Anger erupts over fatal shooting of youth by SF police
By Charlene Muhammad -National Correspondent-
(FinalCall.com) - A coalition of San Francisco activists, youth and religious leaders held a “No More Stolen Lives” press conference at the intersection of Third Street and Oakdale Avenue in the Bay View Hunters Point neighborhood to demand an independent, federal investigation into the fatal shooting of a young Black transit rider by city police officers.
According to reports, when two officers stopped 19-year-old Kenneth Harding asking him about paying a fare on a Municipal Railway (Muni) train, he ran away. Officers claim he fired a gun at them and in return, they shot back. But according to some witnesses, the victim had no weapon and the only shots fired came from the direction of the officers.
There was no justification for police shooting the young man approximately 10 times in the back and neck, they charge.
“We are demanding a civilian review board of the police and we are asking to stop the criminalization of Bay View. Stop making us look like thugs and criminals, and stop killing,” said Mesha Irizarry of the San Francisco chapter of Education Not Incarceration and the Idriss Stelley Foundation, which organized the July 18 press conference.
Activists and community leaders are also demanding a civilian review board of the San Francisco Police Department and want District Attorney George Gascon, a former police chief, barred from participating in any investigation of the incident, saying his participation would constitute a conflict of interest.
Ms. Irizarry said the shooting hit home and when she heard the news she relived the fatal police shooting of her own son, Idriss, about a decade ago.
“This is very, very personal to all of us here because this happens all the time but this time it was caught on tape.These kids are terrorized by the police,” Ms. Irizarry told The Final Call.
Thumbnail images of the raw video footage and videos on the internet show the young man lying face down, still, in a large pool of blood.One video shows him moving slowly in pain and at one point attempting to get up, to no avail.
Ms. Irizarry told The Final Call many Bay View residents were incensed that the media and police have released stories about Mr. Harding’s past, as though it provides a justification for the fatal shooting. The issue witnesses say is the deceased was shot while he was running and the officers let him choke on his own blood, argued Ms. Irizarry.“For a transfer!All for a $2.00 transfer fare,” she said.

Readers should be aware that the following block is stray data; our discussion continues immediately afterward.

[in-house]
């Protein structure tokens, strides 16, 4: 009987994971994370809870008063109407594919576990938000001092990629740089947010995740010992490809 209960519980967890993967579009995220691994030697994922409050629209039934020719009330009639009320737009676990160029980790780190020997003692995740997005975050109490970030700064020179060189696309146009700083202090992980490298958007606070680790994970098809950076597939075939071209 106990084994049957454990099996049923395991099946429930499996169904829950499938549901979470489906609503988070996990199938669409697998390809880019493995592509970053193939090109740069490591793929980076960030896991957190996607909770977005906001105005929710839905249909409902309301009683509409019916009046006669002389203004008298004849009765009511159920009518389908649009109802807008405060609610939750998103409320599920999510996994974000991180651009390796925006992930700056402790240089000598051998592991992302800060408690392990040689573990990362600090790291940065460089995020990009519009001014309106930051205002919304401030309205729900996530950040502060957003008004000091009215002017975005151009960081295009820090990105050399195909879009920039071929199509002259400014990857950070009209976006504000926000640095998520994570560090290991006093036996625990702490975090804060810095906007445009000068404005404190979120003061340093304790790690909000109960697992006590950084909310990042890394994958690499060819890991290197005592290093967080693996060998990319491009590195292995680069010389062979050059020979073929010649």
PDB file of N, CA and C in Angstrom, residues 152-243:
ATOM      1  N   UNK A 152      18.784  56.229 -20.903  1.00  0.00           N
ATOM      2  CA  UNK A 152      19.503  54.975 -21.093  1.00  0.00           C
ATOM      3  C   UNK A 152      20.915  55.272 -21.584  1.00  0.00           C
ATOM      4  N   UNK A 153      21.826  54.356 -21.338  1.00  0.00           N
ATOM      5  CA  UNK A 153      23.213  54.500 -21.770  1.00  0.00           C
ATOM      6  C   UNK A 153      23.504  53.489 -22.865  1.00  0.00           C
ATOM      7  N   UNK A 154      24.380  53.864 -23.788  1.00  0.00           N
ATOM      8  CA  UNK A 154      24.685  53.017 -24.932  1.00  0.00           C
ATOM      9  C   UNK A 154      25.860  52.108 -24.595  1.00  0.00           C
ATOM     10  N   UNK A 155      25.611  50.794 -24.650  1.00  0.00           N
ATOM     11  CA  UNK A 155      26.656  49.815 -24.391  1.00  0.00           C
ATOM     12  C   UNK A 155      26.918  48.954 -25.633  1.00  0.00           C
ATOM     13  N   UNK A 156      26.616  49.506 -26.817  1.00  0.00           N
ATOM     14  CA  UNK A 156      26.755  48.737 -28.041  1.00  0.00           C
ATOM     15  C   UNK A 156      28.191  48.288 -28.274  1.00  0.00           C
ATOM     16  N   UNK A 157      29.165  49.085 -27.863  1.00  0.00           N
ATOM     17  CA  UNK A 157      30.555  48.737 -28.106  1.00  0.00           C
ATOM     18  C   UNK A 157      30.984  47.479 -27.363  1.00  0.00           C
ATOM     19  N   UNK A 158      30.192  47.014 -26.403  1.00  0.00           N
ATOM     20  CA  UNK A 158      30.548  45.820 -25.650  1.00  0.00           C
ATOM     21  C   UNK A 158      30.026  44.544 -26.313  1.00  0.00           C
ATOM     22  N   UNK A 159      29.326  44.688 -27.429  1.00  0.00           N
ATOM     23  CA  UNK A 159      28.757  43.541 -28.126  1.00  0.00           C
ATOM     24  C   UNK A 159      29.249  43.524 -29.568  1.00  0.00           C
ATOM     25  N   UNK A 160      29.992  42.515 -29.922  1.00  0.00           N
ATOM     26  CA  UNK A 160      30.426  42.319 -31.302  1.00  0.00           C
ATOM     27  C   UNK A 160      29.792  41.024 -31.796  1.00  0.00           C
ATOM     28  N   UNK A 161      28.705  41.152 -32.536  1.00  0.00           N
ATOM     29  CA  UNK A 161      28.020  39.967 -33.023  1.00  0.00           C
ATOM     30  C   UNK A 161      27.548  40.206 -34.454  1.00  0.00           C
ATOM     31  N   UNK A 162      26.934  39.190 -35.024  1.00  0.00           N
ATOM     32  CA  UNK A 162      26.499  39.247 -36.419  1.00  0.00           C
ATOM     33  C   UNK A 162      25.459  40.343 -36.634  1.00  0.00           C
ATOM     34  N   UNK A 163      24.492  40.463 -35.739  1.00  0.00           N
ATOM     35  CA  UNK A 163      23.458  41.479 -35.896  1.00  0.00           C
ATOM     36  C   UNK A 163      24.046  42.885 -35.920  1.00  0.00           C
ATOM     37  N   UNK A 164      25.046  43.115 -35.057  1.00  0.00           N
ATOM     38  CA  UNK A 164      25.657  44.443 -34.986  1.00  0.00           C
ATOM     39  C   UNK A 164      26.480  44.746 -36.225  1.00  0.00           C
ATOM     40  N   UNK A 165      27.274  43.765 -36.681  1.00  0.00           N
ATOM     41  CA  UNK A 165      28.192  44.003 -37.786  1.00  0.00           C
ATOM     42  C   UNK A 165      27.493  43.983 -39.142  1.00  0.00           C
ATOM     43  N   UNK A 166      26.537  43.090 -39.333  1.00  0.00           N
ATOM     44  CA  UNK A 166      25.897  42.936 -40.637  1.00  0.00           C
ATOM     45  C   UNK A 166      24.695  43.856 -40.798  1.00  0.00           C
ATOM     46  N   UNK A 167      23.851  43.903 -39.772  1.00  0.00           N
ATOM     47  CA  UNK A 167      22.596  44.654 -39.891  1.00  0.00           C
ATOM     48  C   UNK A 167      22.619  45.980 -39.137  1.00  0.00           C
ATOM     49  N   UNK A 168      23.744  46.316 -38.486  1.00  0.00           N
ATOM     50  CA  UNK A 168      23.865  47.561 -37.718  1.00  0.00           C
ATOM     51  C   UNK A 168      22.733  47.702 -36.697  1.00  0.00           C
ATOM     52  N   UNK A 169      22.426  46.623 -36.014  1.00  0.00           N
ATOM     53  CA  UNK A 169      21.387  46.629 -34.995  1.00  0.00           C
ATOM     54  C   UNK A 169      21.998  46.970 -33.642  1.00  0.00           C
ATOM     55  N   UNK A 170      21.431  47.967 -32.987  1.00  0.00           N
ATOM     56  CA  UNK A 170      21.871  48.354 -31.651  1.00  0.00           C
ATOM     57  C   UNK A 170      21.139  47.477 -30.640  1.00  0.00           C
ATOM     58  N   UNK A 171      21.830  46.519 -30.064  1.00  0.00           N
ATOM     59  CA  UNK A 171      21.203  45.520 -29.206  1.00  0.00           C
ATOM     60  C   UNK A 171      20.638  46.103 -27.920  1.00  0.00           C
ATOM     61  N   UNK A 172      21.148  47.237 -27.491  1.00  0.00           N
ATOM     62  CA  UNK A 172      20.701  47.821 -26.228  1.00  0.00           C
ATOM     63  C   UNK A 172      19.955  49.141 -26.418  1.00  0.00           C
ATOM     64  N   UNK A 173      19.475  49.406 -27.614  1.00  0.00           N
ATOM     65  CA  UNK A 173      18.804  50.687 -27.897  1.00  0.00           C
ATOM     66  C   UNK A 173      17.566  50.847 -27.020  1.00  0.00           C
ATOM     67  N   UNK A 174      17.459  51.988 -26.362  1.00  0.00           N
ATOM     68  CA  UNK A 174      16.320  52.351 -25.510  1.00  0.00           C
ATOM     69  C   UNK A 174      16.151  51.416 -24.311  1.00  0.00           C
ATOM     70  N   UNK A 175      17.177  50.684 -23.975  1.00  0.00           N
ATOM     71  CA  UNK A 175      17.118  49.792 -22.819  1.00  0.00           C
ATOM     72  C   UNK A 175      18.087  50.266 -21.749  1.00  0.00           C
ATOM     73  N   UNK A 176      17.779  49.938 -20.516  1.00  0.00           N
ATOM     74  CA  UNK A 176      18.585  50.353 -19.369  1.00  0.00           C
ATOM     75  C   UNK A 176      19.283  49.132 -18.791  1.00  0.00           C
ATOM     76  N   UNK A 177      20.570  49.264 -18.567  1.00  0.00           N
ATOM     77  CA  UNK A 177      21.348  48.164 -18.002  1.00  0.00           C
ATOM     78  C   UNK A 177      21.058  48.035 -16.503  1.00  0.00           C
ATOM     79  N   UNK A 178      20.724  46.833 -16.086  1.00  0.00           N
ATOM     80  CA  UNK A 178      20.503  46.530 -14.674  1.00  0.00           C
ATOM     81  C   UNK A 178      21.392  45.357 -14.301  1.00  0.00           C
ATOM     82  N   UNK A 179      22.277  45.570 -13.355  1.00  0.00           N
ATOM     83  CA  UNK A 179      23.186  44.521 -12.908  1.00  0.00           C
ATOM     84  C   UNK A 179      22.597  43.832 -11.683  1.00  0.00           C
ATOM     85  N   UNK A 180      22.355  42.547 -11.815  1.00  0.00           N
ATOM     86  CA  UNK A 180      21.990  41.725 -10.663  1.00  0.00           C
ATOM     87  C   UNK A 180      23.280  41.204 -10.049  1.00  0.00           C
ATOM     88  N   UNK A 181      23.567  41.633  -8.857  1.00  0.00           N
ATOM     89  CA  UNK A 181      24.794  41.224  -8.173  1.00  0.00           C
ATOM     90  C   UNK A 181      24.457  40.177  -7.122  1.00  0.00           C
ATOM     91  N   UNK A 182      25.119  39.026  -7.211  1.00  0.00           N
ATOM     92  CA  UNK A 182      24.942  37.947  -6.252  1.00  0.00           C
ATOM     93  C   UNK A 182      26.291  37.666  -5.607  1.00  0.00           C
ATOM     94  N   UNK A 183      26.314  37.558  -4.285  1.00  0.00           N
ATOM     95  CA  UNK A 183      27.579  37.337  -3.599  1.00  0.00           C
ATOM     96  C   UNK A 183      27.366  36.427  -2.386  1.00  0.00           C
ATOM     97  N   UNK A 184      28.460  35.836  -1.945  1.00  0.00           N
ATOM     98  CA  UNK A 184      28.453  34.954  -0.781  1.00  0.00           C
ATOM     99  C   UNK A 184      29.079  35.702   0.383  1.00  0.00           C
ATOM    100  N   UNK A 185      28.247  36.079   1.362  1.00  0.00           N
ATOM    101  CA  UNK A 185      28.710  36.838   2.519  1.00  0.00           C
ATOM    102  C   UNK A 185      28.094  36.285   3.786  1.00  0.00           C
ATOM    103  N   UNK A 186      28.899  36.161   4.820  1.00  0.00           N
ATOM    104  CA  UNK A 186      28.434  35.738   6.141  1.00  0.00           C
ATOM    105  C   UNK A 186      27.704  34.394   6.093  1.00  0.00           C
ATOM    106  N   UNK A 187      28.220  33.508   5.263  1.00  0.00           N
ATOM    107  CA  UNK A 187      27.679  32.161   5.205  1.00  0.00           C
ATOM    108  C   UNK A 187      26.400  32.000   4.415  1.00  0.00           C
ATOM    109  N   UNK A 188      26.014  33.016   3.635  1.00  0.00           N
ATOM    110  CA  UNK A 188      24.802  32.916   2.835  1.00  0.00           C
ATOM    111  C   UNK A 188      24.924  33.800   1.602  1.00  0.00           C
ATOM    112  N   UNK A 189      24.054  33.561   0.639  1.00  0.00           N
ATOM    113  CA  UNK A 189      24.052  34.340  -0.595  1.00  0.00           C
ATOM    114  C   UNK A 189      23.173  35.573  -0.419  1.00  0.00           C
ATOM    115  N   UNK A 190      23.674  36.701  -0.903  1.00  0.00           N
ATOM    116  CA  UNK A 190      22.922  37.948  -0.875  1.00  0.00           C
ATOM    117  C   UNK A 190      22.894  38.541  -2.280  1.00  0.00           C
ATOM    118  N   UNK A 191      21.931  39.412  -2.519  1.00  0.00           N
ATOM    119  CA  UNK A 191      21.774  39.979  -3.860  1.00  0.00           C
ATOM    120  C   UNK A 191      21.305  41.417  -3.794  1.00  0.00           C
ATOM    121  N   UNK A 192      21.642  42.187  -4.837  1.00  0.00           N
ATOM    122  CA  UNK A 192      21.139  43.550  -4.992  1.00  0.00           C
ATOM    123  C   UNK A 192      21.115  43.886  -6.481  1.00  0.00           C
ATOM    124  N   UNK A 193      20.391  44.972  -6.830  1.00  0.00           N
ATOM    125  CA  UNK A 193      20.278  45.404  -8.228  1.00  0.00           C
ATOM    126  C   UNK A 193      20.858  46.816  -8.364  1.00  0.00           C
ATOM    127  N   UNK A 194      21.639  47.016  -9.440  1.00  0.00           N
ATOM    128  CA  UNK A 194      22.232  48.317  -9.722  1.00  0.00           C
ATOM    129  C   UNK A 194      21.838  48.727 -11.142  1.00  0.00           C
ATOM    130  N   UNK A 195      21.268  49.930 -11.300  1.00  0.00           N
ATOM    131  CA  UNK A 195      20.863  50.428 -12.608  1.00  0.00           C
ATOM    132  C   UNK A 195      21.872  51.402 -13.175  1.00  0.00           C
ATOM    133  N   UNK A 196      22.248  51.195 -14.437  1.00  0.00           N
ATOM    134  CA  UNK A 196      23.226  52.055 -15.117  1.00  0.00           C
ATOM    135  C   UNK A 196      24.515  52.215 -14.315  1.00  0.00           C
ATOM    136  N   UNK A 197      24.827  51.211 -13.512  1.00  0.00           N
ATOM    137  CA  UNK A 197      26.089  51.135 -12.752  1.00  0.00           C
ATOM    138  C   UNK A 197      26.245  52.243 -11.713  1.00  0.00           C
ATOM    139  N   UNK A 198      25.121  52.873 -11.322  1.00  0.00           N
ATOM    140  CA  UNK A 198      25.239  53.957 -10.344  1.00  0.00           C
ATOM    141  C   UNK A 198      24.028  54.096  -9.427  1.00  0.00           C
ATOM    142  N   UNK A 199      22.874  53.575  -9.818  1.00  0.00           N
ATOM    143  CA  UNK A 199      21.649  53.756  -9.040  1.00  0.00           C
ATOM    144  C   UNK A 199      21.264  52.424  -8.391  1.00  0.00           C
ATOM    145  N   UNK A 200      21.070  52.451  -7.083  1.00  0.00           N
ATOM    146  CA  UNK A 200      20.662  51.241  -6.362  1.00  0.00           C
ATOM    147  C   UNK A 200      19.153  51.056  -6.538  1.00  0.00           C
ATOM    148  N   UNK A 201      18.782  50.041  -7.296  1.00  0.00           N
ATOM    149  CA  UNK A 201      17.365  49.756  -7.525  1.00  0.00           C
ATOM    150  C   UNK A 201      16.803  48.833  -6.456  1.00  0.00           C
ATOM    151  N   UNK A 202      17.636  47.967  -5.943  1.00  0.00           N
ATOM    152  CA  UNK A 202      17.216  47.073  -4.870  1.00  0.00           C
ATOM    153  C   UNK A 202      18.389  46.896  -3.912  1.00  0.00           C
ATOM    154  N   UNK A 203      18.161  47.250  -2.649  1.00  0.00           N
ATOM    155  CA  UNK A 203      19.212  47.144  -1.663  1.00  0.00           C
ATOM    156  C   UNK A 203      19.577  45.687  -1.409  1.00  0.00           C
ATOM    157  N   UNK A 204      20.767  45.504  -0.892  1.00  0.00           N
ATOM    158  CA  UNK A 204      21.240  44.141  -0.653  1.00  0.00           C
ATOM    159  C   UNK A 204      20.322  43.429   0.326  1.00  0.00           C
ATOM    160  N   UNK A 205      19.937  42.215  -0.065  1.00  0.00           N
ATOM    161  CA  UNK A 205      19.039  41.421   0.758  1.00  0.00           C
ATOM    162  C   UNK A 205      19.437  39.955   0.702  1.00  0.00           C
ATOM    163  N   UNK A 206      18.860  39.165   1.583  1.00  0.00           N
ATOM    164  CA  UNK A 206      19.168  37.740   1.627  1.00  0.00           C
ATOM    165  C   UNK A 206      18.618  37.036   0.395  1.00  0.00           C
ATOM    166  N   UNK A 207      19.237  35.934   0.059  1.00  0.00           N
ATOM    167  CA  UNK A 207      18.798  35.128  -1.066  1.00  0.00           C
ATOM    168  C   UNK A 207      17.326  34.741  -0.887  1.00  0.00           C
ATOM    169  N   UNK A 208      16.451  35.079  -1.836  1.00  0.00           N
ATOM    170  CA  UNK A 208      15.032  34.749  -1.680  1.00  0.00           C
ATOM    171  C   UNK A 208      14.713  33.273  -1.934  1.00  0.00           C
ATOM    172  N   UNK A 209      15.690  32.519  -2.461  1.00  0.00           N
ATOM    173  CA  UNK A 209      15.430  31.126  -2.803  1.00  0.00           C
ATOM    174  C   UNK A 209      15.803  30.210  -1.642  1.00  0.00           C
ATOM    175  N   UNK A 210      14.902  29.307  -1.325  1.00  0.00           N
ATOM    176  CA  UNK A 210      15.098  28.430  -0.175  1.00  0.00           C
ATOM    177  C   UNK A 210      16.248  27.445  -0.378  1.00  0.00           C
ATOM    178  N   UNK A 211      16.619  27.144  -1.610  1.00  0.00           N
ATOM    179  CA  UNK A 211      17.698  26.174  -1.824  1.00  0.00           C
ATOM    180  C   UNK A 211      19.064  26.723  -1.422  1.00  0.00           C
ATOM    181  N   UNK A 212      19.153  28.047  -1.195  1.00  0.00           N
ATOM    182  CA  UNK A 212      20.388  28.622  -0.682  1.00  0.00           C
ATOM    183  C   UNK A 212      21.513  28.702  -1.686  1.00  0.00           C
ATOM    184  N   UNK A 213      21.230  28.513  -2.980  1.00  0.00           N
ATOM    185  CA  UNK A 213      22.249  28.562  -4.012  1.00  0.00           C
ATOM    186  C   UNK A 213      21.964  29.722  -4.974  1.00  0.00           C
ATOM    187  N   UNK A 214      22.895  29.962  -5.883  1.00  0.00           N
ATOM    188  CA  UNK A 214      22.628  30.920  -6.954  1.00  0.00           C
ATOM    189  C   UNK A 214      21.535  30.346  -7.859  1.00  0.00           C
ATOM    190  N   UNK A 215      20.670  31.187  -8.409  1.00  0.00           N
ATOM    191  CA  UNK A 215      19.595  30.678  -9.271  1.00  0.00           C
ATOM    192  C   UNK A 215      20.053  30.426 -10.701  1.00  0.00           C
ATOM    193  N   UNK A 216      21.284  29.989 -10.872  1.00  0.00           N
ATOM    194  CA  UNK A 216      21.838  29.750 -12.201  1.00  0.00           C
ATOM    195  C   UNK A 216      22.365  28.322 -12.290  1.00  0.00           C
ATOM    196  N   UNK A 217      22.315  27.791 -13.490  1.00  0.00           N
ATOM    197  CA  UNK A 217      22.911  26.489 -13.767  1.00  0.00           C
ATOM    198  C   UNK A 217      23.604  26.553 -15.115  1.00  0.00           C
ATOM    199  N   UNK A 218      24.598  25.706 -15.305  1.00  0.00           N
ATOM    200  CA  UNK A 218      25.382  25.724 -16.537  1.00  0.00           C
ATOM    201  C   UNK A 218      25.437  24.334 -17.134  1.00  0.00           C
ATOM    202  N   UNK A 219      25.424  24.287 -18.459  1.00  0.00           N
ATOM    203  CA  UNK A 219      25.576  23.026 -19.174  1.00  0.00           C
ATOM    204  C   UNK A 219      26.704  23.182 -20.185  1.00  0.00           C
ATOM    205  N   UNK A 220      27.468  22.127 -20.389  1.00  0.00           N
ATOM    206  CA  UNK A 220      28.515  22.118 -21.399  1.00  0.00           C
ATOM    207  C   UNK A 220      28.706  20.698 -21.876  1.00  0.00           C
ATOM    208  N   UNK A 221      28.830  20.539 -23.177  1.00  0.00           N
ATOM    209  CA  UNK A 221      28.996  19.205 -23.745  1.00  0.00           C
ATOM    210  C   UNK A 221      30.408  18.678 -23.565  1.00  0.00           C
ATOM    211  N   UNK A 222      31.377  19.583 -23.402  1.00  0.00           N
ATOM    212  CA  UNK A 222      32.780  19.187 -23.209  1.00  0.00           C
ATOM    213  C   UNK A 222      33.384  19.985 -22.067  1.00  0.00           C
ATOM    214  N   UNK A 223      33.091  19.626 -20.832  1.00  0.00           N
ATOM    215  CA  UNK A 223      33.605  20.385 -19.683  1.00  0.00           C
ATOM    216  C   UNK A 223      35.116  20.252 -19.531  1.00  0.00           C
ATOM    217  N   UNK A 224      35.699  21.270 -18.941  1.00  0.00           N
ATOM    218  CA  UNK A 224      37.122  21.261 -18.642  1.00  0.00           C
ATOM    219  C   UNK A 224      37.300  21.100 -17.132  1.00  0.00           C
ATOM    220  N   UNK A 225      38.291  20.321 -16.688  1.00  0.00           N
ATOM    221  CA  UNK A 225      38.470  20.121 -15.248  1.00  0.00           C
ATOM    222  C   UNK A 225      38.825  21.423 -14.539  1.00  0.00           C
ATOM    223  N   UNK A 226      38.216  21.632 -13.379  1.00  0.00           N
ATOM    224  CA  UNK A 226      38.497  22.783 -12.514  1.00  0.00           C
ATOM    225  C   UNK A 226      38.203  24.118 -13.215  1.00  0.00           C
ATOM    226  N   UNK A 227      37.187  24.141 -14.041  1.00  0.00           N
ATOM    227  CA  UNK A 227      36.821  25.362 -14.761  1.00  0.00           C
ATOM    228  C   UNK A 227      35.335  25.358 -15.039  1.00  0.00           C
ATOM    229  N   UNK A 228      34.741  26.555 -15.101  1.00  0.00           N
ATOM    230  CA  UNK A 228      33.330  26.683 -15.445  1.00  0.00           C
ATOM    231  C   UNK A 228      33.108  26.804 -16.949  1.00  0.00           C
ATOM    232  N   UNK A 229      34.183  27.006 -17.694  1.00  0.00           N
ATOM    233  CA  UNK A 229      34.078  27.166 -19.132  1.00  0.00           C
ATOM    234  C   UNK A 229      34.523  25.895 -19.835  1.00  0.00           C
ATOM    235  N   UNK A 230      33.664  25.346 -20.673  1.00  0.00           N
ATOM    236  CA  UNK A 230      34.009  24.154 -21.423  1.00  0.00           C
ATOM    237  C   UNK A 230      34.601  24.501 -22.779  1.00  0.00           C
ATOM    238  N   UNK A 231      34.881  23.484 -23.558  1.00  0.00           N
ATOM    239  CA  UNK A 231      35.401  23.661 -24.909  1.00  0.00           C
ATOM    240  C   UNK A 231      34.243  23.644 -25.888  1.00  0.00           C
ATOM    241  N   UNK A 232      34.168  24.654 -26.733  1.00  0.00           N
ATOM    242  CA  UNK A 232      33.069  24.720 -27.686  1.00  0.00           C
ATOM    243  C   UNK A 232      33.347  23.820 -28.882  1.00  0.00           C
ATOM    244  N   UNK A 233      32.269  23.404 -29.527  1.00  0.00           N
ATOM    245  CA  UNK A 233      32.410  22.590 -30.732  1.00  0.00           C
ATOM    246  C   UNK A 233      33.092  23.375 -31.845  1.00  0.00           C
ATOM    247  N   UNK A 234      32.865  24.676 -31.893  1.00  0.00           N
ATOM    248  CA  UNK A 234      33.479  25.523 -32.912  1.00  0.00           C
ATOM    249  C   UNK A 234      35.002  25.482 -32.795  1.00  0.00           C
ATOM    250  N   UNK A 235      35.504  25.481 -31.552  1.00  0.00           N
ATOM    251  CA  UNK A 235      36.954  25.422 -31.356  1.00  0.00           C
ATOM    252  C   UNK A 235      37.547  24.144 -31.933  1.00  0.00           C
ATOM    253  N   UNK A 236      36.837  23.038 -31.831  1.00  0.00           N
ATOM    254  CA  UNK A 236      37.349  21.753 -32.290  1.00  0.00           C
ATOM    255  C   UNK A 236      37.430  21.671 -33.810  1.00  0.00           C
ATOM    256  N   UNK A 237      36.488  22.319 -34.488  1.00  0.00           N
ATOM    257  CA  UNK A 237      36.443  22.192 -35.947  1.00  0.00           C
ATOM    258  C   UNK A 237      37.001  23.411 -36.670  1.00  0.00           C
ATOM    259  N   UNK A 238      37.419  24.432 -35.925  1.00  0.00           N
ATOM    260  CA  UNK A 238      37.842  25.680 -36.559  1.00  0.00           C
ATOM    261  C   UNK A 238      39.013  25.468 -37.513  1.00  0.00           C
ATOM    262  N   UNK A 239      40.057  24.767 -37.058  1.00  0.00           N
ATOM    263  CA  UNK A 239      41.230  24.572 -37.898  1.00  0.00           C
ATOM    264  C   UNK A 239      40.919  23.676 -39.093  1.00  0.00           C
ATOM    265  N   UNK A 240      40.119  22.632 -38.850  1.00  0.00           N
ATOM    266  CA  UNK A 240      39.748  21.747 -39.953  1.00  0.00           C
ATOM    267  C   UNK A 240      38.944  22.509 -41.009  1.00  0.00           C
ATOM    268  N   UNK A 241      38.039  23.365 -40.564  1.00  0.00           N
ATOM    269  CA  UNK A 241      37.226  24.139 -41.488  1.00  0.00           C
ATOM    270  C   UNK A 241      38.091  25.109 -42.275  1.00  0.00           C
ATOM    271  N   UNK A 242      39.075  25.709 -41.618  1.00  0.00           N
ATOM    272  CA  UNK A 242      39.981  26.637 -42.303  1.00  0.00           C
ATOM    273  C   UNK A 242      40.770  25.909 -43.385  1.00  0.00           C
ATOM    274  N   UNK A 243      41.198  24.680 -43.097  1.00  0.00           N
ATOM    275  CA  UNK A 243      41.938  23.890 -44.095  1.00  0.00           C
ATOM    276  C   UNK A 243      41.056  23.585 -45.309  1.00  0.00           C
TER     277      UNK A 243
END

When the San Francisco Municipal Transportation Agency announced in February 4, 2008, the decriminalization of transit citations and that they would no longer require processing by the San Francisco Superior Court, these officers must have missed the memo, said activists.Adult fares for the Muni are $2 and there simply was no reason to shoot to kill someone for a train ride, they argued.
“My concern preliminarily is that law enforcement appears to have a shoot first policy when it comes to young Black and Brown men,” said Student Minister Christopher Muhammad of Mosque No. 26 in San Francisco.
It is hard for the community to take the circumstances surrounding the shooting, especially after the New Year’s Day 2009 fatal shooting of Oscar Grant by a Bay Area Rapid Transit officer and police overreactions, he said. Mr. Grant was lying handcuffed on a train platform when a BART officer shot him to death with the incident captured on cell phone videos. As the Honorable Minister Louis Farrakhan said, the notion of justifiable homicide is applied whenever Black men or Black people die at the hands of law enforcement, Mr. Muhammad, who leads the city’s Nation of Islam mosque, said.
Mr. Muhammad told The Final Call he is disturbed by apparent newspaper andpolice attempts to spin facts of the incident and demonize Mr. Harding by drumming up his past criminal record.But that is a routine tactic used to sway public opinion to justify police actions, he said.
People are increasingly angry about police misconduct and it is a volatile period, which calls for great responsibility, Mr. Muhammad continued.He said he recently learned that in Richmond, Calif., police were involved in distributing guns to teenagers and in Contra Costa County,Calif., law enforcement officers were involved in taking confiscated drugs and distributing them among youth. These officers were involved in criminal behavior so the police department and the media should refrain from demonizing anybody, he said.
“So this kind of rationale and justification gives cover for police overreaction and alleged misconduct,” said Mr. Muhammad. “When the wise and intelligent thing to do is to follow the facts—and just like the police department asks the community for calm and not rush to judgment—while the matter is being investigated. When there’s an officer involved in inappropriate behavior, the police department should show the same restraint with young men from the community when they are the victims of what could be potentially considered misconduct from law enforcement.”
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